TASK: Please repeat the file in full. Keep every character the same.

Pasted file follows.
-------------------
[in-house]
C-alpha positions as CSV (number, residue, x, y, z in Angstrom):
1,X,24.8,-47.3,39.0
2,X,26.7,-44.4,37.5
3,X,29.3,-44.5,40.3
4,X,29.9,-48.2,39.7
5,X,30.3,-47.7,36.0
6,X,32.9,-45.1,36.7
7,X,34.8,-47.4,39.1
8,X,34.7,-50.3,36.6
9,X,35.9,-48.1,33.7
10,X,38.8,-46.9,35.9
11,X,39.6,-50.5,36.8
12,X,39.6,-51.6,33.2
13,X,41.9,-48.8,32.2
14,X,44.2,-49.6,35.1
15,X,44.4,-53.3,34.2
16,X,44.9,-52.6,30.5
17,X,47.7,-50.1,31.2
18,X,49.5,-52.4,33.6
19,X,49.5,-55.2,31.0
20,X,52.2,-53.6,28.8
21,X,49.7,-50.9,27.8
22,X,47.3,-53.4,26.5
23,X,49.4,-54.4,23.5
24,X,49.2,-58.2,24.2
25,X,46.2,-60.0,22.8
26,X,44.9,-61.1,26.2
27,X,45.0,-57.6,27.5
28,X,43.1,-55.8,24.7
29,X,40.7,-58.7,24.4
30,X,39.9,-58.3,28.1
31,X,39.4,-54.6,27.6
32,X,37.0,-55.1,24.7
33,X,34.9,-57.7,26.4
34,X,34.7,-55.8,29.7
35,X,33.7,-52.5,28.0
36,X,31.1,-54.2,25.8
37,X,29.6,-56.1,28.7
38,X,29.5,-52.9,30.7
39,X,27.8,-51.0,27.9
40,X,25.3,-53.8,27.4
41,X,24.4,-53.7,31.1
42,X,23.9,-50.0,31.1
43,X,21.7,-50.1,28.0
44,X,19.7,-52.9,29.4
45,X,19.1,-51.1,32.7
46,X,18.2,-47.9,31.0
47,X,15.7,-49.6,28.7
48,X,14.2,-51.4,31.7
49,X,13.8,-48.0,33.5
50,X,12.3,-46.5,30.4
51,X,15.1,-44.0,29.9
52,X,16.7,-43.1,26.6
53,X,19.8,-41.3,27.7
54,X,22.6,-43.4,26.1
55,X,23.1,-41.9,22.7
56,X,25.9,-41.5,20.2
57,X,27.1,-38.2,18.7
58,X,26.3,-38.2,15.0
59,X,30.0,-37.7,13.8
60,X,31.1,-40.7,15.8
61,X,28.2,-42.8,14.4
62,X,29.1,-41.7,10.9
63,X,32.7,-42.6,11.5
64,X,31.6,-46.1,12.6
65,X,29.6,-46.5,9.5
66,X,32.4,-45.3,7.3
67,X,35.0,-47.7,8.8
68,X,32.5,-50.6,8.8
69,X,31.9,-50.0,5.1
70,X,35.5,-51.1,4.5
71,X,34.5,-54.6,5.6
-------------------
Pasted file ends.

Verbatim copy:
[in-house]
C-alpha positions as CSV (number, residue, x, y, z in Angstrom):
1,X,24.8,-47.3,39.0
2,X,26.7,-44.4,37.5
3,X,29.3,-44.5,40.3
4,X,29.9,-48.2,39.7
5,X,30.3,-47.7,36.0
6,X,32.9,-45.1,36.7
7,X,34.8,-47.4,39.1
8,X,34.7,-50.3,36.6
9,X,35.9,-48.1,33.7
10,X,38.8,-46.9,35.9
11,X,39.6,-50.5,36.8
12,X,39.6,-51.6,33.2
13,X,41.9,-48.8,32.2
14,X,44.2,-49.6,35.1
15,X,44.4,-53.3,34.2
16,X,44.9,-52.6,30.5
17,X,47.7,-50.1,31.2
18,X,49.5,-52.4,33.6
19,X,49.5,-55.2,31.0
20,X,52.2,-53.6,28.8
21,X,49.7,-50.9,27.8
22,X,47.3,-53.4,26.5
23,X,49.4,-54.4,23.5
24,X,49.2,-58.2,24.2
25,X,46.2,-60.0,22.8
26,X,44.9,-61.1,26.2
27,X,45.0,-57.6,27.5
28,X,43.1,-55.8,24.7
29,X,40.7,-58.7,24.4
30,X,39.9,-58.3,28.1
31,X,39.4,-54.6,27.6
32,X,37.0,-55.1,24.7
33,X,34.9,-57.7,26.4
34,X,34.7,-55.8,29.7
35,X,33.7,-52.5,28.0
36,X,31.1,-54.2,25.8
37,X,29.6,-56.1,28.7
38,X,29.5,-52.9,30.7
39,X,27.8,-51.0,27.9
40,X,25.3,-53.8,27.4
41,X,24.4,-53.7,31.1
42,X,23.9,-50.0,31.1
43,X,21.7,-50.1,28.0
44,X,19.7,-52.9,29.4
45,X,19.1,-51.1,32.7
46,X,18.2,-47.9,31.0
47,X,15.7,-49.6,28.7
48,X,14.2,-51.4,31.7
49,X,13.8,-48.0,33.5
50,X,12.3,-46.5,30.4
51,X,15.1,-44.0,29.9
52,X,16.7,-43.1,26.6
53,X,19.8,-41.3,27.7
54,X,22.6,-43.4,26.1
55,X,23.1,-41.9,22.7
56,X,25.9,-41.5,20.2
57,X,27.1,-38.2,18.7
58,X,26.3,-38.2,15.0
59,X,30.0,-37.7,13.8
60,X,31.1,-40.7,15.8
61,X,28.2,-42.8,14.4
62,X,29.1,-41.7,10.9
63,X,32.7,-42.6,11.5
64,X,31.6,-46.1,12.6
65,X,29.6,-46.5,9.5
66,X,32.4,-45.3,7.3
67,X,35.0,-47.7,8.8
68,X,32.5,-50.6,8.8
69,X,31.9,-50.0,5.1
70,X,35.5,-51.1,4.5
71,X,34.5,-54.6,5.6